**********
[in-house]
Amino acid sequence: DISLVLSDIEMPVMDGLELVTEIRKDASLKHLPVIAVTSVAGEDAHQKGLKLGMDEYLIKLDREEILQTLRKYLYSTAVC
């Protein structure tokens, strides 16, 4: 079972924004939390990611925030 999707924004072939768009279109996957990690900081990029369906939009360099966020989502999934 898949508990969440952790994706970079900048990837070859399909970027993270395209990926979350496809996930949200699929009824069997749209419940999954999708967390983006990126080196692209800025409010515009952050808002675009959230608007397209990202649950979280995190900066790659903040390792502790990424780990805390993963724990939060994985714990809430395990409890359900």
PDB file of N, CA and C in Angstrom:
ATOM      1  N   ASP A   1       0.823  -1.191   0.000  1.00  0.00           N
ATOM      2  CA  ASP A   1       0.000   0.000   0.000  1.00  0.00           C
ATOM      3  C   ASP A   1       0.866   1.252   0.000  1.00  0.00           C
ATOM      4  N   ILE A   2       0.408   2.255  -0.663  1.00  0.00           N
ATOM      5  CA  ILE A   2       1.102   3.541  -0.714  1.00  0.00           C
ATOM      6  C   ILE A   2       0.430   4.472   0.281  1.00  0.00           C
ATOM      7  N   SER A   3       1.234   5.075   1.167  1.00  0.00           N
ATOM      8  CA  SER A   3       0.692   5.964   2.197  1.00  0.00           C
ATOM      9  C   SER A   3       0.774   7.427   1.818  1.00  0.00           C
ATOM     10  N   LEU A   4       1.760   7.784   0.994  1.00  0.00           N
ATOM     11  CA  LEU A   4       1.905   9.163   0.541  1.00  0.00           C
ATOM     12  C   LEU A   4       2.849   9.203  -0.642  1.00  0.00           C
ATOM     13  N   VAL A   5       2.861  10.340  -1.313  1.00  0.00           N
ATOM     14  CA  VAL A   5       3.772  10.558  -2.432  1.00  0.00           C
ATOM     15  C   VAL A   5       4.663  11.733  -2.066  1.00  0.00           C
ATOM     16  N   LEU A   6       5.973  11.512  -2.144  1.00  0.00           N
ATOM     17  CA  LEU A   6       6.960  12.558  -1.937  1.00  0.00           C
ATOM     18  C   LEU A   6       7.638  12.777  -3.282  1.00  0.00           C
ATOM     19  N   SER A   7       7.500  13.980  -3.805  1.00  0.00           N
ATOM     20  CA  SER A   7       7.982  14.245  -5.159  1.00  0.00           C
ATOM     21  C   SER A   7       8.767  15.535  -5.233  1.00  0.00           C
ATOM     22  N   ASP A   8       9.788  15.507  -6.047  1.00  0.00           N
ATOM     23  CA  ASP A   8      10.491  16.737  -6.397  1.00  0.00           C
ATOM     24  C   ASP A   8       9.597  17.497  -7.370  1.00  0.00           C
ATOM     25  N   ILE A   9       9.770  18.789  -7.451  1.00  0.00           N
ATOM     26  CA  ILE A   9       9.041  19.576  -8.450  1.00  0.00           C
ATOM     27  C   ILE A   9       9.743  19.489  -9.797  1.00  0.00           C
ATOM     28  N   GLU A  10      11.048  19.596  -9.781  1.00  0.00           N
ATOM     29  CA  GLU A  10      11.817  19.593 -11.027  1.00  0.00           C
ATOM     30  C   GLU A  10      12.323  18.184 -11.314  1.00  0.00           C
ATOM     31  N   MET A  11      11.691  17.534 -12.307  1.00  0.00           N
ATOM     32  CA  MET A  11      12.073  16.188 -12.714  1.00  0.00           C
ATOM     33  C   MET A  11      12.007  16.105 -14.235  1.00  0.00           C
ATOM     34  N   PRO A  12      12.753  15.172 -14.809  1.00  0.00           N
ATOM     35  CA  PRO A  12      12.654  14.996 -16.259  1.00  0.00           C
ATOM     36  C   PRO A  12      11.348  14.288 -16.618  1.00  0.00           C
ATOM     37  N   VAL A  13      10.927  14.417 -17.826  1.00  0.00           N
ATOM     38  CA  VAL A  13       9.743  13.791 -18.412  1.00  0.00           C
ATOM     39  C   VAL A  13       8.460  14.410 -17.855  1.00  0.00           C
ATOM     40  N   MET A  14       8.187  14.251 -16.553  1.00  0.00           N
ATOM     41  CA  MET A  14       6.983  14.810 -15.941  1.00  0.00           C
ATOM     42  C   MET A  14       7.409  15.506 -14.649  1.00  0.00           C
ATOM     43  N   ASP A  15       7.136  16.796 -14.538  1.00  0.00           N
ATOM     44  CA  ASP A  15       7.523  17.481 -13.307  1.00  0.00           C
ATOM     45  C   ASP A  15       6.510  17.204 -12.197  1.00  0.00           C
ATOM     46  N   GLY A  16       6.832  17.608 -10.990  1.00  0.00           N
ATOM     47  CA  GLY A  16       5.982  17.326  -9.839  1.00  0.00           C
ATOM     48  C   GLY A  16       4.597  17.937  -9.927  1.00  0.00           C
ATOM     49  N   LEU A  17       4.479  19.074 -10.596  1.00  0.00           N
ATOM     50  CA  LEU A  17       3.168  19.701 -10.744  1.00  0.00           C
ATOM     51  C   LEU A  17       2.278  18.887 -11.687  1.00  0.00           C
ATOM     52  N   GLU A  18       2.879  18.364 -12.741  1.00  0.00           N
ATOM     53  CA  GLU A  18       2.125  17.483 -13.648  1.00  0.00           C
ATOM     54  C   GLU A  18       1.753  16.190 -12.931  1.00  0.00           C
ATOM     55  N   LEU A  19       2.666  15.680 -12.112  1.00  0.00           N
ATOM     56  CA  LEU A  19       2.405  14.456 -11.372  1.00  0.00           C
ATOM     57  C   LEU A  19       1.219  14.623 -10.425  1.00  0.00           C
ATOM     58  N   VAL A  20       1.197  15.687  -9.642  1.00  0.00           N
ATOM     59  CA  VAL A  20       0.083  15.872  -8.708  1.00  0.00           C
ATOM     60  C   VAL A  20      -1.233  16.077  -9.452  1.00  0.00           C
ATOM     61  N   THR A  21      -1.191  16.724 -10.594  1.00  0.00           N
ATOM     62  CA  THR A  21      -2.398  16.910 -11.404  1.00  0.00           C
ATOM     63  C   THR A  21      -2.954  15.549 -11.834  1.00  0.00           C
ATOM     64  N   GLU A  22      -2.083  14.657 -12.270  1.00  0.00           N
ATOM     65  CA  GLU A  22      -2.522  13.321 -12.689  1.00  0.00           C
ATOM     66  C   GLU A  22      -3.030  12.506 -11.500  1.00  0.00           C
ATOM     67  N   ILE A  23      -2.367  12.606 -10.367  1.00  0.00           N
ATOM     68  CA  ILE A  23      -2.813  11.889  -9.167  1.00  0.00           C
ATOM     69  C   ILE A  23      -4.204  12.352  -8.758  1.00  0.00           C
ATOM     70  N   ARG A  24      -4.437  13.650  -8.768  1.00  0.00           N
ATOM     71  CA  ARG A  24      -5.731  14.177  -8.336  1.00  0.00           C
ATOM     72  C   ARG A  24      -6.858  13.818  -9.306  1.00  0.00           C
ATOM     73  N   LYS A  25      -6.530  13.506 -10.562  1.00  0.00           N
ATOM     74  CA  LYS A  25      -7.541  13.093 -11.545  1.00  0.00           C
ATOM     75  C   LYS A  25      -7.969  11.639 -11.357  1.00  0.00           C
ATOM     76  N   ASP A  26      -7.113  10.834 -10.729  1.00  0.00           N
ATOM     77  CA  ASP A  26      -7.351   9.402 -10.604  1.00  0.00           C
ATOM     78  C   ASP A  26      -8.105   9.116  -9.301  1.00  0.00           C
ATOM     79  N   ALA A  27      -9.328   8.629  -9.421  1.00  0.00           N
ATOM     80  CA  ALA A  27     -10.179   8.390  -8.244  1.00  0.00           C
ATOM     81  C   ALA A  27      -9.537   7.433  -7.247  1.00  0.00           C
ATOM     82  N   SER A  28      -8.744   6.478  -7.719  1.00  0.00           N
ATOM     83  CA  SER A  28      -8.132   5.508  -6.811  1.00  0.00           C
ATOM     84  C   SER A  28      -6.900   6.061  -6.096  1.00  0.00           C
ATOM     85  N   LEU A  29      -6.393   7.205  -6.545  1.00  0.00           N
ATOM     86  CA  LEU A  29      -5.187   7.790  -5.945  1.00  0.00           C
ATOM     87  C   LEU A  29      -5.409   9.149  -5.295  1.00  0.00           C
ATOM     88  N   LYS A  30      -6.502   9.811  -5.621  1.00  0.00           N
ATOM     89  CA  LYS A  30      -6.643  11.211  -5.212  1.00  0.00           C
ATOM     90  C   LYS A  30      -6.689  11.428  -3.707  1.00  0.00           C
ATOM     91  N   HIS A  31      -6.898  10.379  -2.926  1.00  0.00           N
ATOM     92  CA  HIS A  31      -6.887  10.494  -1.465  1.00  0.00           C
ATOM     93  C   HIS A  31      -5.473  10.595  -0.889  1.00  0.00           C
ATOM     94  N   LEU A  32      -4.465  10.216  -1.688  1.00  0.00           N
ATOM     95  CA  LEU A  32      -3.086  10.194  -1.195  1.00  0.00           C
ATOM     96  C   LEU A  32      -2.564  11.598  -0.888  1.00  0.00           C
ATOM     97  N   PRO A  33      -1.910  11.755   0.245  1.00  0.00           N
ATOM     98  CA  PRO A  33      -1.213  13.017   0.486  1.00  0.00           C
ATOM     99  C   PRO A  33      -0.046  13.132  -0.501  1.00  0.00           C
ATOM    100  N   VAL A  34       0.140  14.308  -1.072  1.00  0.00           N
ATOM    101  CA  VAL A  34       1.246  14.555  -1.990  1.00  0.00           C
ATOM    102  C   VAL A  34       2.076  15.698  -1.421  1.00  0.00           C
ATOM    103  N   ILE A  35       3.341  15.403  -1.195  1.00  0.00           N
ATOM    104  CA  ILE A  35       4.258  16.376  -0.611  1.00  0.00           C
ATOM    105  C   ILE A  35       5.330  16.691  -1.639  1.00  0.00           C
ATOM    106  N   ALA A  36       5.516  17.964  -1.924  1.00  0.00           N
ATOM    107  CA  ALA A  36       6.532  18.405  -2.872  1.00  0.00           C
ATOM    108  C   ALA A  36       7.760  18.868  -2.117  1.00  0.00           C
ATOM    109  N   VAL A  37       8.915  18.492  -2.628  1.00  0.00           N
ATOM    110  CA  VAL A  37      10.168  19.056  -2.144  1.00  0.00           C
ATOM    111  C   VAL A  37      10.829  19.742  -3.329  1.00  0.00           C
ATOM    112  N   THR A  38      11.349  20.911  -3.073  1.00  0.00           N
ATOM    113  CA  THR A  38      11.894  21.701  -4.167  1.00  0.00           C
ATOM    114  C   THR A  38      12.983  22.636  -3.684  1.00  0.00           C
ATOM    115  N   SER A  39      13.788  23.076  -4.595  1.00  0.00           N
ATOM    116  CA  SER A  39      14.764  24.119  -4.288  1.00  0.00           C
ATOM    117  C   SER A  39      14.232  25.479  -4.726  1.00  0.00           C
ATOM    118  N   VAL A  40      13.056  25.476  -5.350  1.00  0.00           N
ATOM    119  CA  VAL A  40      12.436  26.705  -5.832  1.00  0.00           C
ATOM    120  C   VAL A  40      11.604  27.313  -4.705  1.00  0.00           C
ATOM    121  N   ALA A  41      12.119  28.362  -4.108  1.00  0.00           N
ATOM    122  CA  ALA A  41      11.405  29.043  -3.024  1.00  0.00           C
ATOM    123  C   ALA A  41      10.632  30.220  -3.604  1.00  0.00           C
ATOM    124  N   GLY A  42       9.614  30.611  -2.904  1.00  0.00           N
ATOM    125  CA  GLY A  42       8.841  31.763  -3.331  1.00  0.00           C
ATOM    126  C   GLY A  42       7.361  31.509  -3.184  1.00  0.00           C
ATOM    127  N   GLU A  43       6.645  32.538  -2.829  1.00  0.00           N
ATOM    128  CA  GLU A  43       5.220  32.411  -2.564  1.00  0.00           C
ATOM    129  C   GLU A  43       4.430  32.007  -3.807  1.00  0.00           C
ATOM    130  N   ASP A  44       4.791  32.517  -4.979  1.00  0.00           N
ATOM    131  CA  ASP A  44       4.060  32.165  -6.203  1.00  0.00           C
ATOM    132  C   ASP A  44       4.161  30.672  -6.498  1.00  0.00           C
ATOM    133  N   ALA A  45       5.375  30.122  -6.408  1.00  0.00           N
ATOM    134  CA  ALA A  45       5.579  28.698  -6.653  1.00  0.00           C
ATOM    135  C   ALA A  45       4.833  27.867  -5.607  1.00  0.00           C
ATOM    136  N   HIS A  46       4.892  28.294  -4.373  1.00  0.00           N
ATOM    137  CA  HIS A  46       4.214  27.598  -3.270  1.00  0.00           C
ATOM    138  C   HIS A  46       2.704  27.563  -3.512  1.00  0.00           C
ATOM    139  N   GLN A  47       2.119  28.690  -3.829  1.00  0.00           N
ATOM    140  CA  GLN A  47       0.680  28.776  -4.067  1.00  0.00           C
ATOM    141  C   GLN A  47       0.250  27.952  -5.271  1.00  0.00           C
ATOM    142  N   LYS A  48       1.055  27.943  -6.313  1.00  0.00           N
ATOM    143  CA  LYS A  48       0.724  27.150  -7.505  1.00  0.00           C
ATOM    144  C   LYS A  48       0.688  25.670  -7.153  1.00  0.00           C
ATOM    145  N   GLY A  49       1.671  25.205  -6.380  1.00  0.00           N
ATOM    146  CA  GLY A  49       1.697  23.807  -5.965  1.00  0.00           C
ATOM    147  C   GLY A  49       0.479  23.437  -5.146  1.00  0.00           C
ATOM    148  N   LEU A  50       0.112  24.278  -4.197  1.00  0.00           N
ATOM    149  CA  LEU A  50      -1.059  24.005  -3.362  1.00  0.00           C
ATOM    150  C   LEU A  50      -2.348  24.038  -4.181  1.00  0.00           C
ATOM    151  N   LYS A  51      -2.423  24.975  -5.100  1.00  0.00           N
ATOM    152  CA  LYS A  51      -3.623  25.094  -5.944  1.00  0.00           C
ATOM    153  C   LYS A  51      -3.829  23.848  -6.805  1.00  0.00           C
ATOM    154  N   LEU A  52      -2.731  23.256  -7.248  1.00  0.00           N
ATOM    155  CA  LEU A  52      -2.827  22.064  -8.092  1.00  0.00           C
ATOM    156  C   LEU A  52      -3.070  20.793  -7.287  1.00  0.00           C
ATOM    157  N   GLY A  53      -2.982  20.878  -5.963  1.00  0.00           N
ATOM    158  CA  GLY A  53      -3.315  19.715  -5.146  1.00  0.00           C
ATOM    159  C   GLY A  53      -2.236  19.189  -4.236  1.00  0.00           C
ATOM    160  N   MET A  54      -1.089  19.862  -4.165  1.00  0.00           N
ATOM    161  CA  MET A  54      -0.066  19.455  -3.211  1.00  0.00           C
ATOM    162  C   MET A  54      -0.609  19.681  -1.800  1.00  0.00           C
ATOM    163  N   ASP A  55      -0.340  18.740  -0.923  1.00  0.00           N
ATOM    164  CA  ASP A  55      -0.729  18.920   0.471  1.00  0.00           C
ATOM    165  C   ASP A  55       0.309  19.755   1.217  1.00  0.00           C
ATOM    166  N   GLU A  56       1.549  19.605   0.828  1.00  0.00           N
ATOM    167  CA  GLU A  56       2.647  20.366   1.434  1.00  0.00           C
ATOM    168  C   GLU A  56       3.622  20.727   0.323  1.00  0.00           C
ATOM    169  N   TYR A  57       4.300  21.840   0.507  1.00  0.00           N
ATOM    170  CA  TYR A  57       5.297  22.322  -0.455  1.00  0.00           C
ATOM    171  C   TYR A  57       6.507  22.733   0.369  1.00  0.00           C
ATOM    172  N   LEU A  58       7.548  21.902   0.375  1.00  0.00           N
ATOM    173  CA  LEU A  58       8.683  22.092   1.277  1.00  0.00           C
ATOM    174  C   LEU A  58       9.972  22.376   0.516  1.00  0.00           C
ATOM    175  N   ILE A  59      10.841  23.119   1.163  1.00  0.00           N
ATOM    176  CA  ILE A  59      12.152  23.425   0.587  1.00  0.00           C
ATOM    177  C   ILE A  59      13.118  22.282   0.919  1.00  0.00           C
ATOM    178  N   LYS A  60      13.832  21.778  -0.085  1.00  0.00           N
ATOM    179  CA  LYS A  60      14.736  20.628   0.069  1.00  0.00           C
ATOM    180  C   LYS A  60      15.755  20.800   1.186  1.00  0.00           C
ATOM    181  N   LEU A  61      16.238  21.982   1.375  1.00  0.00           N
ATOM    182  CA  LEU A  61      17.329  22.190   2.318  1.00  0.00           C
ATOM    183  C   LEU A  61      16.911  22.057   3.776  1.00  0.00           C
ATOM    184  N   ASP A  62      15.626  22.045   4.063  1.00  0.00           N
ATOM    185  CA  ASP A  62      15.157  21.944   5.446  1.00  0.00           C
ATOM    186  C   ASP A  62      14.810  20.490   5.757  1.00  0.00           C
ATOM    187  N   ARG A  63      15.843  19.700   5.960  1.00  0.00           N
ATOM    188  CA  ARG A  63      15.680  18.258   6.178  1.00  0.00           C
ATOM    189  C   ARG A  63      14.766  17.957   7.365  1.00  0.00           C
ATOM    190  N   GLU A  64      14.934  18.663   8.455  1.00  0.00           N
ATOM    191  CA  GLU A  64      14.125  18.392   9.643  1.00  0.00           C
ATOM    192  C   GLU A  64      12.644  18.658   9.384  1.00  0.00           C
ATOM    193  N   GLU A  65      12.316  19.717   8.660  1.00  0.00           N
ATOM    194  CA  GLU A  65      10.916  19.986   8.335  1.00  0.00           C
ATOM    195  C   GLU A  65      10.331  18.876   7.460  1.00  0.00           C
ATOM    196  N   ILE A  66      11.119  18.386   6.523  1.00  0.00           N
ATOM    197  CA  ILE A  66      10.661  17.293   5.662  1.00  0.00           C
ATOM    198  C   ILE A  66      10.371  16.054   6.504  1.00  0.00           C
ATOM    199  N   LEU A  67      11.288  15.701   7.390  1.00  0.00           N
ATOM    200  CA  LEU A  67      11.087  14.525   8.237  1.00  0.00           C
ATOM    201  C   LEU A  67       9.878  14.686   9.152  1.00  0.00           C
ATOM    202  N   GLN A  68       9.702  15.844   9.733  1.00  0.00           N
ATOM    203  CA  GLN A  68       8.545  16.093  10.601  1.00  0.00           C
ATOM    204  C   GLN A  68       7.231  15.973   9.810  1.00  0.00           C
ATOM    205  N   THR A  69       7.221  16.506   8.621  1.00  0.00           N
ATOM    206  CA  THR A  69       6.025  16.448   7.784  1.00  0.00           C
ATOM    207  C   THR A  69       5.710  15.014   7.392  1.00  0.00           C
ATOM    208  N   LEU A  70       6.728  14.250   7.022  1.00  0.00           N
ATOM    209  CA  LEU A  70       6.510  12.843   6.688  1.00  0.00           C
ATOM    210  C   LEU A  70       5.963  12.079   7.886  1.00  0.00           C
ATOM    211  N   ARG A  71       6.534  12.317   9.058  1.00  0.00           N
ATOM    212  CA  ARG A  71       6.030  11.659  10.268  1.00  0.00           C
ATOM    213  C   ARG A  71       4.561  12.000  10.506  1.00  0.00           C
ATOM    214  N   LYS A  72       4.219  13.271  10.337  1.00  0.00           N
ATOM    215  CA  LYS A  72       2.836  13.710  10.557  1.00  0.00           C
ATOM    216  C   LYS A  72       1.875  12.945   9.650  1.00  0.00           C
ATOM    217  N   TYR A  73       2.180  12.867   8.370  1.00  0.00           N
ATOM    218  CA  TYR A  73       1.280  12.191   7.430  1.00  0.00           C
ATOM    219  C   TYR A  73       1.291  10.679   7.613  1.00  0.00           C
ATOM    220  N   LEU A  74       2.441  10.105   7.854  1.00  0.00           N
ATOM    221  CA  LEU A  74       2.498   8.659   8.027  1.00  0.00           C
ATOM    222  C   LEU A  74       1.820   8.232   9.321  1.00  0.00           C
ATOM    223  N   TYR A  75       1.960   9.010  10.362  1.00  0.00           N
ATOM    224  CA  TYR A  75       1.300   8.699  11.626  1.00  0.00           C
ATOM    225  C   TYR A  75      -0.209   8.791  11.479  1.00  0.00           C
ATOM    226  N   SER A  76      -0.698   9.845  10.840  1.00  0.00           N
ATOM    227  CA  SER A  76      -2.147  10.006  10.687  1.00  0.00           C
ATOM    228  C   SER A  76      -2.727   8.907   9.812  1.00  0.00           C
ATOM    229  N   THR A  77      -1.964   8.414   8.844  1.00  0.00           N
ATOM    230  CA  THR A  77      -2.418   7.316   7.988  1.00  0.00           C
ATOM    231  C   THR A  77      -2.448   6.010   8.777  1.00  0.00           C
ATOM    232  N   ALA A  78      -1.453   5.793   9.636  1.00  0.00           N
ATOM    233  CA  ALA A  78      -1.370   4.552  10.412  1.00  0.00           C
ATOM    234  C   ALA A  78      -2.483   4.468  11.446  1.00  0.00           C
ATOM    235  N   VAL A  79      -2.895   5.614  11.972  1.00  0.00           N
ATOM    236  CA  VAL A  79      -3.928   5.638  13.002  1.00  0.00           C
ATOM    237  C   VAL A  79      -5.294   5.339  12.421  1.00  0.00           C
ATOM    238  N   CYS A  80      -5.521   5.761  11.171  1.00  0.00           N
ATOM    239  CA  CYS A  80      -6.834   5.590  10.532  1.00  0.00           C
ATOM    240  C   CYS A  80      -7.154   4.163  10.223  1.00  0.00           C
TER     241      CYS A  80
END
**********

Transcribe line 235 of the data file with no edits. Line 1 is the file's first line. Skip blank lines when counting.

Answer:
ATOM    231  C   THR A  77      -2.448   6.010   8.777  1.00  0.00           C